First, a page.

WHEN A MASKED MAN . . .
Twenty years ago Maximus Batten witnessed the brutal murders of his parents. Now the autocratic Duke of Wakefield, he spends his days ruling Parliament. But by night, disguised as the Ghost of St. Giles, he prowls the grim alleys of St. Giles, ever on the hunt for the murderer. One night he finds a fiery woman who meets him toe-to-toe—and won't back down . . .
MEETS HIS MATCH . . .
Artemis Greaves toils as a lady's companion, but hiding beneath the plain brown serge of her dress is the heart of a huntress. When the Ghost of St. Giles rescues her from footpads, she recognizes a kindred spirit-and is intrigued. She's even more intrigued when she realizes who exactly the notorious Ghost is by day . . .
DESIRE IGNITES A DANGEROUS PASSION
Artemis makes a bold move: she demands that Maximus use his influence to free her imprisoned brother-or she will expose him as the Ghost. But blackmailing a powerful duke isn't without risks. Now that she has the tiger by the tail, can she withstand his ire-or the temptation of his embrace?
And here is Aorist's review:
This book is a difficult case because the book and the characters go up and down—from prickly to sympathetic to stupid—and so does the rest of this review with some highlights and some lowlights. It’s all the more frustrating because Duke of Midnight is so well written.
I loved that it borrowed from lots of sources: a reverse Cinderella story where she gets his ring, the Artemis/Diana myth of moon goddess where the virginal goddess wins her hero, and the play on other names of the secondary characters (Phoebe, Hero, Apollo). It had layer on layer of plots, as well of lots of well developed characters. Some story lines come to resolution, but Hoyt leaves a couple hanging, one obviously as a tease for the sequel. While I liked the dramatic resolution of the love story and the revenge story, I didn’t like the fuzzy resolution of the ninny Penelope’s fate after staging a huge scene.
Hoyt to her credit develops Maximus as a duke with considerable power and money instead of just an ordinary guy with a title. His pain over the murder of his parents feels real, and it is possible to suspend disbelief that a duke would spend his nights hunting his parents’ killer. Later on in the story, he struggles with wanting his place in society and the unlikelihood that he will be loved for the man he is, rather than his title and wealth.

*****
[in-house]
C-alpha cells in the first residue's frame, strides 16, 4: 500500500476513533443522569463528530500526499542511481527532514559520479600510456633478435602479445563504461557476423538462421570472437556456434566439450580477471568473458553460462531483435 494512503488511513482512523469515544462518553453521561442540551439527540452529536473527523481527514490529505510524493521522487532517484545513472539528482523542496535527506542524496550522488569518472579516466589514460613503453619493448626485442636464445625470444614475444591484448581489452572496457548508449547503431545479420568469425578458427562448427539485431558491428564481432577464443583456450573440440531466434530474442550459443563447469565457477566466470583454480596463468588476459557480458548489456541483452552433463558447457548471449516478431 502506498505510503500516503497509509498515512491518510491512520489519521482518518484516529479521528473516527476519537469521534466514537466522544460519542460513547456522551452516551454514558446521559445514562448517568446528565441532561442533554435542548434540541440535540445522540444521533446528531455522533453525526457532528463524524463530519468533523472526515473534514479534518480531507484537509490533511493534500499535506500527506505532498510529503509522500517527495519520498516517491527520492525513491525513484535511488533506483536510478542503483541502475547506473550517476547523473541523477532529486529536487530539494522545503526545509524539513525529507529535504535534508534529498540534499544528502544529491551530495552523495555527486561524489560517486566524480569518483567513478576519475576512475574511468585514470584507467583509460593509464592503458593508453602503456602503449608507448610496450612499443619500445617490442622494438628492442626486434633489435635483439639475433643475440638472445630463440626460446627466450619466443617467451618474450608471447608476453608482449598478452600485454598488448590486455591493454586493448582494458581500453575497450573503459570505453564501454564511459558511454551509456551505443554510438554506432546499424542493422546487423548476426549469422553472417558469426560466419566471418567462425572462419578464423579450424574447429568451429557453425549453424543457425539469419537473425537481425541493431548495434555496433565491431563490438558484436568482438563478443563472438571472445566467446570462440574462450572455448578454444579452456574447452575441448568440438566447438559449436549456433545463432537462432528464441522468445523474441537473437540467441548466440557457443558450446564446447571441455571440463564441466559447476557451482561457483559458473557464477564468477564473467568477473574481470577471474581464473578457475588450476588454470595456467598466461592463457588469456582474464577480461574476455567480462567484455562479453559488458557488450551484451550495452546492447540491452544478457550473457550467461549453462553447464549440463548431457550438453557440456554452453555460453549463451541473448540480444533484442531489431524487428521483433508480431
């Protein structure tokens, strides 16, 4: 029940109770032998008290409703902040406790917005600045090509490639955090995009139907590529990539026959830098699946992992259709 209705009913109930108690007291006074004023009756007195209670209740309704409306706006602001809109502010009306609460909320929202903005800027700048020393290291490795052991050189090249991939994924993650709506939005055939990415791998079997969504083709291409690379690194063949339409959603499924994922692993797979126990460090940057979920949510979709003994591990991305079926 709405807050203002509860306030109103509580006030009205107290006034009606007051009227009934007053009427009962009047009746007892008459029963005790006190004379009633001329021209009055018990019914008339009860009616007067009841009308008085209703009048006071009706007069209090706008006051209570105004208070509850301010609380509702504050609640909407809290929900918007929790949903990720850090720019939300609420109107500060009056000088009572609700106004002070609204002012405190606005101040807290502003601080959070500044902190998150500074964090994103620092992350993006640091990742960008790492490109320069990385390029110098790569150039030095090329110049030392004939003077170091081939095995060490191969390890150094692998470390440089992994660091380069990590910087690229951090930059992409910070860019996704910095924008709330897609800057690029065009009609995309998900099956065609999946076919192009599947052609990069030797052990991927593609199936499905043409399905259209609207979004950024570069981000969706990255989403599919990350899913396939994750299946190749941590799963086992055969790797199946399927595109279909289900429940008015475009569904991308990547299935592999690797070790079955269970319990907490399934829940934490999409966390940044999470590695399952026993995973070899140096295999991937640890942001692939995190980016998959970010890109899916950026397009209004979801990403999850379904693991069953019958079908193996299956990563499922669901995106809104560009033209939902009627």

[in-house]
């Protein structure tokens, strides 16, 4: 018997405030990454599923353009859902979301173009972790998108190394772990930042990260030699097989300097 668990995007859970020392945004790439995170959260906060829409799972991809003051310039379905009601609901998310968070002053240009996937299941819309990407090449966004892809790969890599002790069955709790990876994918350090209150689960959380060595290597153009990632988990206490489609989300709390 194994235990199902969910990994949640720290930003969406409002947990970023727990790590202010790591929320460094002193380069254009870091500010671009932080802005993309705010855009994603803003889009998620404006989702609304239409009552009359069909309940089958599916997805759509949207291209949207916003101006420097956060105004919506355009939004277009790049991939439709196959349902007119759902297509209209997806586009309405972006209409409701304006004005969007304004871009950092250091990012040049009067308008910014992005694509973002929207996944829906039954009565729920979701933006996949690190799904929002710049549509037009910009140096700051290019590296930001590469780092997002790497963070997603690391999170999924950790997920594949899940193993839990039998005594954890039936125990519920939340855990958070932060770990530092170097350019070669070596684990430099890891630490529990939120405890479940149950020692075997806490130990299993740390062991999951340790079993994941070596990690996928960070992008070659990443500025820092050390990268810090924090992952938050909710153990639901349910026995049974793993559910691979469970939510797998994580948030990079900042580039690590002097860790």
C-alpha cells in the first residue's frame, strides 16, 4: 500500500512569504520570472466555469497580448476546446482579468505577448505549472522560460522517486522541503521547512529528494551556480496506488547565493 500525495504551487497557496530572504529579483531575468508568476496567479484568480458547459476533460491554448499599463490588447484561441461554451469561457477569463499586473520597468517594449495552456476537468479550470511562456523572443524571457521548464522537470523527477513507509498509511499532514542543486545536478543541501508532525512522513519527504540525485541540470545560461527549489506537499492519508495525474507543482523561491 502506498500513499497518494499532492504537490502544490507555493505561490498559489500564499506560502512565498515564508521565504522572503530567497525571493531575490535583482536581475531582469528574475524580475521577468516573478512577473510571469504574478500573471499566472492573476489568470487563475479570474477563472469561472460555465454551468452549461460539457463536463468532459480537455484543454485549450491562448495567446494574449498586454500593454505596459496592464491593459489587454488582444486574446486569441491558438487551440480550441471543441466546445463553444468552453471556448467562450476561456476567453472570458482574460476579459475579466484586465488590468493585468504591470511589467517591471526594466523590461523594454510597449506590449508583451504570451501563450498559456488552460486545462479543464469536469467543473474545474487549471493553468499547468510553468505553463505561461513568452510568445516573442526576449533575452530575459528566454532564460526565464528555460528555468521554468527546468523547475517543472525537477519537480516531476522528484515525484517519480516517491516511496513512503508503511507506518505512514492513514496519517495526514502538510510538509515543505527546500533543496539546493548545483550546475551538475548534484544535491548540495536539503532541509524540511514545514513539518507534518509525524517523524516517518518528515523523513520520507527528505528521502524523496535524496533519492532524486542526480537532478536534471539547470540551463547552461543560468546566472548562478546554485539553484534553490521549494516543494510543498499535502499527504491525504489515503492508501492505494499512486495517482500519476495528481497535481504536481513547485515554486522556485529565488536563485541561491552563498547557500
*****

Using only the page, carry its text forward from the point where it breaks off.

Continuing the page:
But there were a couple of scenes in the love story of Maximus, Duke of Wakefield, and Artemis that left me cold. I found the first kiss, usually a tingly moment, to be too forceful. I want my hero to kiss the heroine because he’s attracted, he’s in lust, or he’s in love. A kiss born of rage makes me uneasy. Of course, he redeems himself a little by rescuing Artemis’ brother, Apollo but my sympathy decreased with how Maximus subsequently treats him. Wakefield and Artemis’ encounters move from lust and to love; Hoyt spins this transition slowly and satisfyingly. But then, I find I am ambivalent that during the lust stage, he talks dirty to her. Is she a lover or a fling? Much later when he admits he loves her, he is still angry, although the anger was at her taking a huge chance with her life. Is she his object or a lover?
Artemis starts out the story as a lady’s companion to her cousin, Penelope. (Penelope is a self-centered ninny who wants the richest, most attentive duke. Yes, there is another one besides Wakefield.) Artemis does decide to take control of her life, beginning with blackmailing Wakefield to rescue her brother in Bedlam. After that succeeds, she muses on her future.
“She could either spend the rest of her life being manipulated and quietly mourning what she’d lost, or she could create a new life. A new reality.”
“Atremis touched Apollo’s cheek and then turned to make her way up the stairs. Up out of stagnation and despair.”
To sum up, Artemis makes the choice to explore the attraction she feels for Wakefield. The despair is transmuted into an intense series of sexual encounters, where she becomes more and more emotionally entangled. But despair comes back when she realizes that the most she can be is Wakefield’s mistress. At the almost darkest point of the book, she decides to become a companion to an old woman, walking away from her beloved Maximus. I’m glad she makes choices, but I’ve read the story of deciding to lose one’s virginity, contemplate being a man’s mistress, and then struggling with the fact that means she’ll have to share him with another woman at lot of times. Hoyt tells it well, but the story feels a little too familiar.
More on the ups and downs–the secondary story. The magical story that unfolds at the beginning of each chapter is fairly engaging until the end. I didn’t like the forced happy ending of the fable. It just felt weird given the cursed king begins the story celebrating his marriage.
When the Kindle said the book was complete, I felt like I’d read a deep, well-written story with well-developed characters. But I kept wishing that the story swept me away. It mostly did, but it also dropped me out from time to time with the number of disconcerting moments. So it gets a solid B.